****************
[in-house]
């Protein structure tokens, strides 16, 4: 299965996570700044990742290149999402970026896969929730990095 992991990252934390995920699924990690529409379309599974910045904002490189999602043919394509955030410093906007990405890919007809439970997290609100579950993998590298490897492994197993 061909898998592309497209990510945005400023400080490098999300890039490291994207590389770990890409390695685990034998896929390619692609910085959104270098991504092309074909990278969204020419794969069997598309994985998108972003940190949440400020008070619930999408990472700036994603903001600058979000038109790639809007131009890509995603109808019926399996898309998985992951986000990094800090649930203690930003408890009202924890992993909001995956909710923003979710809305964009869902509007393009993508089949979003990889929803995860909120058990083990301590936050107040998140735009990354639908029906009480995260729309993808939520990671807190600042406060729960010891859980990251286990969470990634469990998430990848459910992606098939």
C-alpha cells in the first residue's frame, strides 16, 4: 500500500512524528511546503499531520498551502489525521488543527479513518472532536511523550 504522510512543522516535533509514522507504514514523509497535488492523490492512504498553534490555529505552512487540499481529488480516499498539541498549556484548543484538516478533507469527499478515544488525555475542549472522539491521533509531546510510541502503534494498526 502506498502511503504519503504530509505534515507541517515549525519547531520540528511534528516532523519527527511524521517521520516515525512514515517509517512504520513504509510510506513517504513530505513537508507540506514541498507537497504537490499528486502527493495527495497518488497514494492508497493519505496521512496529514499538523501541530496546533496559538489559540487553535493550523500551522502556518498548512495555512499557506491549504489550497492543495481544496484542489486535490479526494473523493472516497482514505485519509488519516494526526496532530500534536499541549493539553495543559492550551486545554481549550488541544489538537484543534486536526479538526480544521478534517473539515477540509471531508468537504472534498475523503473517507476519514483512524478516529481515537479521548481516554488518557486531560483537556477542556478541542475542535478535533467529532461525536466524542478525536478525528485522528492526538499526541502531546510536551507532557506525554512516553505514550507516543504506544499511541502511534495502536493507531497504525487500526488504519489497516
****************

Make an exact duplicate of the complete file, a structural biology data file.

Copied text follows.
[in-house]
């Protein structure tokens, strides 16, 4: 299965996570700044990742290149999402970026896969929730990095 992991990252934390995920699924990690529409379309599974910045904002490189999602043919394509955030410093906007990405890919007809439970997290609100579950993998590298490897492994197993 061909898998592309497209990510945005400023400080490098999300890039490291994207590389770990890409390695685990034998896929390619692609910085959104270098991504092309074909990278969204020419794969069997598309994985998108972003940190949440400020008070619930999408990472700036994603903001600058979000038109790639809007131009890509995603109808019926399996898309998985992951986000990094800090649930203690930003408890009202924890992993909001995956909710923003979710809305964009869902509007393009993508089949979003990889929803995860909120058990083990301590936050107040998140735009990354639908029906009480995260729309993808939520990671807190600042406060729960010891859980990251286990969470990634469990998430990848459910992606098939």
C-alpha cells in the first residue's frame, strides 16, 4: 500500500512524528511546503499531520498551502489525521488543527479513518472532536511523550 504522510512543522516535533509514522507504514514523509497535488492523490492512504498553534490555529505552512487540499481529488480516499498539541498549556484548543484538516478533507469527499478515544488525555475542549472522539491521533509531546510510541502503534494498526 502506498502511503504519503504530509505534515507541517515549525519547531520540528511534528516532523519527527511524521517521520516515525512514515517509517512504520513504509510510506513517504513530505513537508507540506514541498507537497504537490499528486502527493495527495497518488497514494492508497493519505496521512496529514499538523501541530496546533496559538489559540487553535493550523500551522502556518498548512495555512499557506491549504489550497492543495481544496484542489486535490479526494473523493472516497482514505485519509488519516494526526496532530500534536499541549493539553495543559492550551486545554481549550488541544489538537484543534486536526479538526480544521478534517473539515477540509471531508468537504472534498475523503473517507476519514483512524478516529481515537479521548481516554488518557486531560483537556477542556478541542475542535478535533467529532461525536466524542478525536478525528485522528492526538499526541502531546510536551507532557506525554512516553505514550507516543504506544499511541502511534495502536493507531497504525487500526488504519489497516